Comics are both art and commerce. I believe in the former and live with the latter. With the comic’s inflexible daily deadline there is little time for rumination. You do the best you can and then you let it go. You don’t live with a piece; you live with the process.
—Patrick McDonnell (from Mutts: the comic art of Patrick McDonnell. Harry N. Abrams, 2003). The best of many insights of what goes into his strip every day to be found in this beautiful volume. I’d definitely put this book in the same class as those by Schulz and Watterson I wrote about last month.
I’ve been thinking a lot about the differences between comic strips and comic books lately.
Even though I’ve essentially been writing & drawing a comic strip for years now, I’ve always thought of myself as a comic book creator. And, while I haven’t yet collected the “Watusi” strips like I’ve planned, my end goal with these stories has always been for book-length (or at least issue-length) collections. Which only makes sense, given how much more my storytelling sensibilities and influences have always come from the pacing of comic books than from gag-a-day comic strips. Still, I’ve found myself paying a lot more attention to comic strips than to books lately. Partly this is because there aren’t that many ongoing monthlies that appeal to me right now, partly because my own collection is largely inaccessible in my current studio space, and partly because the (how to say this kindly?) “vintage” graphic novel collection at the Memphis Public Library includes a lot more “Alley Oop” than Saga. And they only have one “Alley Oop” book…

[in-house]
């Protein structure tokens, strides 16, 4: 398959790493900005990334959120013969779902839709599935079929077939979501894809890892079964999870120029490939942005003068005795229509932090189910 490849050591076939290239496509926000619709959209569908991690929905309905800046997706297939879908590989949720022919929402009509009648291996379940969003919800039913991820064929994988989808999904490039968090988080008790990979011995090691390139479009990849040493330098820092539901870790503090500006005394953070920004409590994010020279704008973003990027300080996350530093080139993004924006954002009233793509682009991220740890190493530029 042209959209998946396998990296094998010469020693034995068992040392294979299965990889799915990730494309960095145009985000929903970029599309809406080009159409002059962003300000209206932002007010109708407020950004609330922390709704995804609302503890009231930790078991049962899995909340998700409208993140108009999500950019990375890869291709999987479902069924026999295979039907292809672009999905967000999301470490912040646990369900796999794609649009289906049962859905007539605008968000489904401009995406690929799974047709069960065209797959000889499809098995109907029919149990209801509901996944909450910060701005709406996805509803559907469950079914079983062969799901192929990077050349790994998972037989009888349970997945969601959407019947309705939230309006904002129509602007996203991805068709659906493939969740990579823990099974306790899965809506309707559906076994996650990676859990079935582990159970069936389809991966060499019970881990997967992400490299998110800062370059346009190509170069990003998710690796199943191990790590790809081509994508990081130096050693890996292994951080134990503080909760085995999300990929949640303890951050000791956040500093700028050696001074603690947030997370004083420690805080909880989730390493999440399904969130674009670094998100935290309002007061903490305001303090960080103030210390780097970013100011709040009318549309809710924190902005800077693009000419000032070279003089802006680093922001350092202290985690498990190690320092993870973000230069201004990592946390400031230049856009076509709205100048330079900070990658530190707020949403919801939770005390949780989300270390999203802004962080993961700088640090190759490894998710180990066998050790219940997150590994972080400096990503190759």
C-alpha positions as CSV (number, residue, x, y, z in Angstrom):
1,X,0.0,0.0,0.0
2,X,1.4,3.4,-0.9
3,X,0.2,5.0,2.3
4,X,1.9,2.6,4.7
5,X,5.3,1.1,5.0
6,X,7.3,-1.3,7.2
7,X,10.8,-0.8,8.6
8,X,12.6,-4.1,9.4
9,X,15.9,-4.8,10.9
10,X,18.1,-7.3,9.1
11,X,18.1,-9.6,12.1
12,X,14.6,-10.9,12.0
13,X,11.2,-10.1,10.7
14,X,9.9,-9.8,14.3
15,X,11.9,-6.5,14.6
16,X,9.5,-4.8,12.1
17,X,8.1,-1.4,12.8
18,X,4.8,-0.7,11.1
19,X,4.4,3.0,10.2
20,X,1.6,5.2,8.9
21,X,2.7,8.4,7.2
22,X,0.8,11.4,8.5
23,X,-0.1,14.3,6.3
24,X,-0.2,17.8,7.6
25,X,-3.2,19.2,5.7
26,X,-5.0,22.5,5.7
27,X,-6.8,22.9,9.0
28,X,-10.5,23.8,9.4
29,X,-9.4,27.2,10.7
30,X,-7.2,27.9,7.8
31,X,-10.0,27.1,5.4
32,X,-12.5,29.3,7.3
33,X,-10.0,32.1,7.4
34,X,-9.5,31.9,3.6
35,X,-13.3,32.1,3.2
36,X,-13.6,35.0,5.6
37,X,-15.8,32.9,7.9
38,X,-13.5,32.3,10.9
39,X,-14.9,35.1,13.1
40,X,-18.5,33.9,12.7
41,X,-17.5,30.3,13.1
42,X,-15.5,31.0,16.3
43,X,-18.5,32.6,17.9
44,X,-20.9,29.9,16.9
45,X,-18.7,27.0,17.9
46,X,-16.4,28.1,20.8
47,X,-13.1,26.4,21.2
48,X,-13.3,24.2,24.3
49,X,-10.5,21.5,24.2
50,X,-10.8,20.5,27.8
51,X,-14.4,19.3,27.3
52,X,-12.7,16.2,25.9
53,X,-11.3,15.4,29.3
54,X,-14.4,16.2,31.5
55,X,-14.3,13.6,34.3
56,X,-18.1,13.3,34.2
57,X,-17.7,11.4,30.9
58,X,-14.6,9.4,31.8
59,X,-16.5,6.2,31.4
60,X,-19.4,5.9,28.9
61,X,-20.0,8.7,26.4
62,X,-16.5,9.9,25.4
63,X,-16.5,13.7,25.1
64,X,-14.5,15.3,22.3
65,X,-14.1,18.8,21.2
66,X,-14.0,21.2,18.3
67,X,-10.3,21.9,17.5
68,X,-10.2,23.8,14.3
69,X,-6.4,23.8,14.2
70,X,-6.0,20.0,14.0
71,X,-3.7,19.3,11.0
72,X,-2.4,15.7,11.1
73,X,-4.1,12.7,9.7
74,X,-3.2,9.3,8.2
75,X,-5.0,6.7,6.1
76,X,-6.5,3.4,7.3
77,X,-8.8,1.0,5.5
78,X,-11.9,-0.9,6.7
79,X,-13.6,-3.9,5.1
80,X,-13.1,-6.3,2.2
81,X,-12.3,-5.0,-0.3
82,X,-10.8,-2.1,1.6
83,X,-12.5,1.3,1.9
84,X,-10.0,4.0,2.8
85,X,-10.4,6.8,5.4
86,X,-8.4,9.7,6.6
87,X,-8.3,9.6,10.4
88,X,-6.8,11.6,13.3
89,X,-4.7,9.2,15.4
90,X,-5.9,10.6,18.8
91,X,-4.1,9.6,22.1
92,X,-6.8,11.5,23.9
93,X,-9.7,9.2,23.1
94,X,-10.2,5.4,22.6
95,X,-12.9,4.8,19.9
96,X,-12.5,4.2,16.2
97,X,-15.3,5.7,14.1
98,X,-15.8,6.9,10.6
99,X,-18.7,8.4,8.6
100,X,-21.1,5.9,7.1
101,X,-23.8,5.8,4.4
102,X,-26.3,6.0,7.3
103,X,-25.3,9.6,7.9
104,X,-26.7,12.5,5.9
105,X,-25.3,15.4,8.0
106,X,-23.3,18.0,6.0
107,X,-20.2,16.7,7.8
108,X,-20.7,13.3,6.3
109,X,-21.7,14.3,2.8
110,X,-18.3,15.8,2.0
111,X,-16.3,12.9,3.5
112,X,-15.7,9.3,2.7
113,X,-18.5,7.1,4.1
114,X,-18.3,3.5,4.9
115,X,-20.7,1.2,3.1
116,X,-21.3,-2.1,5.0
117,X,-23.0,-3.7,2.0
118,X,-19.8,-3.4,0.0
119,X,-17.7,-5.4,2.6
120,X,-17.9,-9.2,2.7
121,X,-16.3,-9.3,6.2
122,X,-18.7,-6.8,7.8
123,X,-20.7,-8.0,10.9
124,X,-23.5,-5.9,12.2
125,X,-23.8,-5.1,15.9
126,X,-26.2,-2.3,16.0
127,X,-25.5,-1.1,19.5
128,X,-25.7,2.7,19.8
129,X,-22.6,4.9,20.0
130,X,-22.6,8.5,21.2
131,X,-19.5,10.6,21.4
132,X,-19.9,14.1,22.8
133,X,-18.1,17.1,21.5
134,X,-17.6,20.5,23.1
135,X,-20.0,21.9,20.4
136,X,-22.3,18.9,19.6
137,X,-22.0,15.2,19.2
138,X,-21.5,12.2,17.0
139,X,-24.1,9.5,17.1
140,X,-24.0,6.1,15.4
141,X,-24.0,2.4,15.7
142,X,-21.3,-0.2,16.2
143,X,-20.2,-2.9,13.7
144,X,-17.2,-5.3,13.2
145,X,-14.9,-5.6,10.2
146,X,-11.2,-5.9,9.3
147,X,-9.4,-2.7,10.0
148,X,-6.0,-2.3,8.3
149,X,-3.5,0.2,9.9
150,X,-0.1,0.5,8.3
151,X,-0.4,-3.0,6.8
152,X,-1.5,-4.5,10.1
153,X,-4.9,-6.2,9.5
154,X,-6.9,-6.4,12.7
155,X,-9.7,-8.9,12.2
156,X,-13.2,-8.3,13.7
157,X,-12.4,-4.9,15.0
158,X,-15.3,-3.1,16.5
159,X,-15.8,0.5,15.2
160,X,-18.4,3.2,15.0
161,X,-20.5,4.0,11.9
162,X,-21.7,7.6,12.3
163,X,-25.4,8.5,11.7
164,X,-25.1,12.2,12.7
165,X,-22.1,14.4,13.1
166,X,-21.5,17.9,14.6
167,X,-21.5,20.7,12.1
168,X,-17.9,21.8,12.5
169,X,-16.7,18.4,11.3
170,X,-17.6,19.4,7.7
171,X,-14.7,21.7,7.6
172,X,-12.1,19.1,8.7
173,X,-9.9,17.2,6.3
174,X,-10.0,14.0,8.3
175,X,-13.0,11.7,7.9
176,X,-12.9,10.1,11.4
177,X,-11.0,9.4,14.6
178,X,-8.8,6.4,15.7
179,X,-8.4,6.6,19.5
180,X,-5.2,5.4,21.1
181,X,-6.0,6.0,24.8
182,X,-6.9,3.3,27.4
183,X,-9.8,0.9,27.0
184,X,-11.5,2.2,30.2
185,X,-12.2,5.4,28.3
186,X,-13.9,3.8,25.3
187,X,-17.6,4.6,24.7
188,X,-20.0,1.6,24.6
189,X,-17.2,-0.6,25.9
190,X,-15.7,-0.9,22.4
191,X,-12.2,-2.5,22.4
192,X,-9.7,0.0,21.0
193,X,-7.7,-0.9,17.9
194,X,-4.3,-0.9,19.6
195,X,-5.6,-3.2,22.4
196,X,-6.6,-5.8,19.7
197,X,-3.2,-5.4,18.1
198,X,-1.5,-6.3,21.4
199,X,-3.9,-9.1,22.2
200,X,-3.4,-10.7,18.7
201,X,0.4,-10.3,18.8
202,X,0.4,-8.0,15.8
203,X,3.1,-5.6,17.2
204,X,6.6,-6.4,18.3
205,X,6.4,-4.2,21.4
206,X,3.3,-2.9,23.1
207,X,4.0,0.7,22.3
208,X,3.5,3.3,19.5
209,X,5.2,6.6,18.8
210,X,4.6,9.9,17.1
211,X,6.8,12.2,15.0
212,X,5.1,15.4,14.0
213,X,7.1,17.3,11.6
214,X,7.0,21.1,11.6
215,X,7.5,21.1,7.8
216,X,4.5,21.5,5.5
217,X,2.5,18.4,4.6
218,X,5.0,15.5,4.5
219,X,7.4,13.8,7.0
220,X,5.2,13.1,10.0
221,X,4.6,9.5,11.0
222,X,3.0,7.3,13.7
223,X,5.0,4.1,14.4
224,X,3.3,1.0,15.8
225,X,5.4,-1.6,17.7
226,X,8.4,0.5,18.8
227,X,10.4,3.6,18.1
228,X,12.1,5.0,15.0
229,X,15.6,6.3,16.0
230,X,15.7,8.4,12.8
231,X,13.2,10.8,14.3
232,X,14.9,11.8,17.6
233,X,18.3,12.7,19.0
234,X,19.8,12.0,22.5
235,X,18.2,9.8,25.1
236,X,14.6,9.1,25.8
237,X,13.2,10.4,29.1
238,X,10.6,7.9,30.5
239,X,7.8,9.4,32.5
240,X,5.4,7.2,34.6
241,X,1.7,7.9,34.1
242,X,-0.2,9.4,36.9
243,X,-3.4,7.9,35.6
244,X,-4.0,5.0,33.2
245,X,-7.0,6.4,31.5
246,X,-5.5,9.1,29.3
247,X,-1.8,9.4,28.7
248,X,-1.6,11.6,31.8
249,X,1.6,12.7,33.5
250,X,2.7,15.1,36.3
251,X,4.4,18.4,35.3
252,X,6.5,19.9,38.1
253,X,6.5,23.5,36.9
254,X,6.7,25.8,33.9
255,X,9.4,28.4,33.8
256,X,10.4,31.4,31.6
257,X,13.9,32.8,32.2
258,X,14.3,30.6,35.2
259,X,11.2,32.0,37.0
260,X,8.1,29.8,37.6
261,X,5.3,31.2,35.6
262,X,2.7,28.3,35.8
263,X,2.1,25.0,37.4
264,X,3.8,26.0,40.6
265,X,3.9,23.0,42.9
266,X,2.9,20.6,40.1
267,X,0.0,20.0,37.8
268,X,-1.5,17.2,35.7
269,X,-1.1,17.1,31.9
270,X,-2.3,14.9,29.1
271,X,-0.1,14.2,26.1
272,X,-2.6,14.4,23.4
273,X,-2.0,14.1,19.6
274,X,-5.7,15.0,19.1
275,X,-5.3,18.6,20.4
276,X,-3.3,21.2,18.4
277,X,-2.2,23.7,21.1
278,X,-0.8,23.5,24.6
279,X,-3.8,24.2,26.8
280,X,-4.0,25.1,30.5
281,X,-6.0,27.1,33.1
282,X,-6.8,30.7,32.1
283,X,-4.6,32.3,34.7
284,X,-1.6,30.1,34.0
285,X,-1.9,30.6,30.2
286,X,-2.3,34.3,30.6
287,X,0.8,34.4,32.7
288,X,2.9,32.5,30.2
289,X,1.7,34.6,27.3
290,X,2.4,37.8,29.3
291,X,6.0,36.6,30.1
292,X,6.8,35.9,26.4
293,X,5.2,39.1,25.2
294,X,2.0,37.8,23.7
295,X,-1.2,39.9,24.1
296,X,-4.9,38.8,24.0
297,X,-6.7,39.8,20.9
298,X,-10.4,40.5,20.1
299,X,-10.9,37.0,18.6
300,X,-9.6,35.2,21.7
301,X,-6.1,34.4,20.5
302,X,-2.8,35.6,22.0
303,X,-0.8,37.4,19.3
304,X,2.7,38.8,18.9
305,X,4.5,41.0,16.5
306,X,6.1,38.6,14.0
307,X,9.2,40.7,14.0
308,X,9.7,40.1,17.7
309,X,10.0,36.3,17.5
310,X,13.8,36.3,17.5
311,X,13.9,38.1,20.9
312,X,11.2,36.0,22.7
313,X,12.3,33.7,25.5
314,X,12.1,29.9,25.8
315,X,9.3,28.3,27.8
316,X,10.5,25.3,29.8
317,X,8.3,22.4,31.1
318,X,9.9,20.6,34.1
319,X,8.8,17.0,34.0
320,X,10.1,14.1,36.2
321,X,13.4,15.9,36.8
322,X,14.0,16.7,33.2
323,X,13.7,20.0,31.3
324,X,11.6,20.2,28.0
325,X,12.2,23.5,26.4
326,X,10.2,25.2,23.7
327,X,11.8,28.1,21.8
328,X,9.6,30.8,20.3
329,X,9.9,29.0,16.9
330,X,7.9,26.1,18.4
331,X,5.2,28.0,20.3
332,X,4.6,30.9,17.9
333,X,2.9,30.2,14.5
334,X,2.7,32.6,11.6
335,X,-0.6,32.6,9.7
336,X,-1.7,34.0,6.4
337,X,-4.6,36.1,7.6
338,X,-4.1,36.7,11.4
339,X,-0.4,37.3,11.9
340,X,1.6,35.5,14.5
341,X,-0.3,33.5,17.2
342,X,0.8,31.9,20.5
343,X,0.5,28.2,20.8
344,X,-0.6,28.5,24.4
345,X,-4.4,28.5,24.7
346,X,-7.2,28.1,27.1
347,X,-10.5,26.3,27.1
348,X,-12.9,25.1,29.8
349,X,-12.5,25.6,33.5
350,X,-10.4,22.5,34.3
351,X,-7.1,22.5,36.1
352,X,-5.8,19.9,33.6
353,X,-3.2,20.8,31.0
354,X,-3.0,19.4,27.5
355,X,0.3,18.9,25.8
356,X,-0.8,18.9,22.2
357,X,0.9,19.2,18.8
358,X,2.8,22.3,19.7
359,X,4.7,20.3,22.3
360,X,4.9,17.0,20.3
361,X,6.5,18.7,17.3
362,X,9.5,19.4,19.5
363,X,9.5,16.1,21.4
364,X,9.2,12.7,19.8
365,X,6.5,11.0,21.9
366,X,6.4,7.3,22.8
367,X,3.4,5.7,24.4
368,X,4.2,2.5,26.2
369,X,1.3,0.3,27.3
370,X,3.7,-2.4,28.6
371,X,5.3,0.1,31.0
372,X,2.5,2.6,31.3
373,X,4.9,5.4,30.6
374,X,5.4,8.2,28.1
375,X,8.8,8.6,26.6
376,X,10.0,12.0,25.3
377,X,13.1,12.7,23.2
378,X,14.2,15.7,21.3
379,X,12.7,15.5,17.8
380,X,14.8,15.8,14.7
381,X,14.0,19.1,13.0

But I’m enjoying what I’m discovering– not just in classic adventure strips that lean naturally toward my comic interests– but also in gag strips, both those being published today and what I’m rediscovering in older strips. Continue reading “Learning new moves from experienced strippers” →
When Tom Cherry declared today “Draw Crabby Day”, I was excited by his choice. I’ve long loved Patrick McDonnell‘s expressive ink line in his daily “Mutts” comic strip, and this was a great chance to study his technique more closely. While I tried to turn it into a “Draw like Patrick McDonnell Day”, too, my character designs just don’t yield the same charm as Patrick gets with Earl and Mooch! Thanks for a fun challenge, Tom!
(While you’re here, be sure to check out my “20 questions” interview with Tom Cherry)